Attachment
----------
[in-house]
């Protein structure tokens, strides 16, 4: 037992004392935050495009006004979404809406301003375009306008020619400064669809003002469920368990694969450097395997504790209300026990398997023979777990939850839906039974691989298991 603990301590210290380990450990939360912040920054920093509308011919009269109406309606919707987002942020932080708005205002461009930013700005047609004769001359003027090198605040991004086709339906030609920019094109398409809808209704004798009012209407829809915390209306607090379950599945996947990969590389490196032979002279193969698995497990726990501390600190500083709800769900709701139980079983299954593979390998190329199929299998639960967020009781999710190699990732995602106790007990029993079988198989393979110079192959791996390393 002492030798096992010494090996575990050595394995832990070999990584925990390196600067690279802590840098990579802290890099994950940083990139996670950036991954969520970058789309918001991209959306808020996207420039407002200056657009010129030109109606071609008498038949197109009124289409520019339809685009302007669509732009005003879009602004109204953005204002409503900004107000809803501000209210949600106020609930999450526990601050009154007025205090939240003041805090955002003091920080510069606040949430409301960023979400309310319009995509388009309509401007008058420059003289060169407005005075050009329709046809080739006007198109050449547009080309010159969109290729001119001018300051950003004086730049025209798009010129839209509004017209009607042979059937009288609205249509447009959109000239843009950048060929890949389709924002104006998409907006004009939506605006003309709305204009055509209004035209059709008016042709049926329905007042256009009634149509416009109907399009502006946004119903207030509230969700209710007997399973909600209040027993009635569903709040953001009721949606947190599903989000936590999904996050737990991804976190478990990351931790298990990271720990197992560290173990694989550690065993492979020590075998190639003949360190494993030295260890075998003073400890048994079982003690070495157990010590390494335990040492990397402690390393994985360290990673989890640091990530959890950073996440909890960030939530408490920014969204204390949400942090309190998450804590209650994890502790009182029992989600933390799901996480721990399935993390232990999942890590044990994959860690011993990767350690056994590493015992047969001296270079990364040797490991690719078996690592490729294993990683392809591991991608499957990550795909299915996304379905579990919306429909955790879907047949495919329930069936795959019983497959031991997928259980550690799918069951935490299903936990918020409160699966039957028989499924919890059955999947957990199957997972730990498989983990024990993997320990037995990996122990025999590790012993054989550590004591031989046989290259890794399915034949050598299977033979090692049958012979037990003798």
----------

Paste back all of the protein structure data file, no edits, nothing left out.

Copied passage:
[in-house]
């Protein structure tokens, strides 16, 4: 037992004392935050495009006004979404809406301003375009306008020619400064669809003002469920368990694969450097395997504790209300026990398997023979777990939850839906039974691989298991 603990301590210290380990450990939360912040920054920093509308011919009269109406309606919707987002942020932080708005205002461009930013700005047609004769001359003027090198605040991004086709339906030609920019094109398409809808209704004798009012209407829809915390209306607090379950599945996947990969590389490196032979002279193969698995497990726990501390600190500083709800769900709701139980079983299954593979390998190329199929299998639960967020009781999710190699990732995602106790007990029993079988198989393979110079192959791996390393 002492030798096992010494090996575990050595394995832990070999990584925990390196600067690279802590840098990579802290890099994950940083990139996670950036991954969520970058789309918001991209959306808020996207420039407002200056657009010129030109109606071609008498038949197109009124289409520019339809685009302007669509732009005003879009602004109204953005204002409503900004107000809803501000209210949600106020609930999450526990601050009154007025205090939240003041805090955002003091920080510069606040949430409301960023979400309310319009995509388009309509401007008058420059003289060169407005005075050009329709046809080739006007198109050449547009080309010159969109290729001119001018300051950003004086730049025209798009010129839209509004017209009607042979059937009288609205249509447009959109000239843009950048060929890949389709924002104006998409907006004009939506605006003309709305204009055509209004035209059709008016042709049926329905007042256009009634149509416009109907399009502006946004119903207030509230969700209710007997399973909600209040027993009635569903709040953001009721949606947190599903989000936590999904996050737990991804976190478990990351931790298990990271720990197992560290173990694989550690065993492979020590075998190639003949360190494993030295260890075998003073400890048994079982003690070495157990010590390494335990040492990397402690390393994985360290990673989890640091990530959890950073996440909890960030939530408490920014969204204390949400942090309190998450804590209650994890502790009182029992989600933390799901996480721990399935993390232990999942890590044990994959860690011993990767350690056994590493015992047969001296270079990364040797490991690719078996690592490729294993990683392809591991991608499957990550795909299915996304379905579990919306429909955790879907047949495919329930069936795959019983497959031991997928259980550690799918069951935490299903936990918020409160699966039957028989499924919890059955999947957990199957997972730990498989983990024990993997320990037995990996122990025999590790012993054989550590004591031989046989290259890794399915034949050598299977033979090692049958012979037990003798």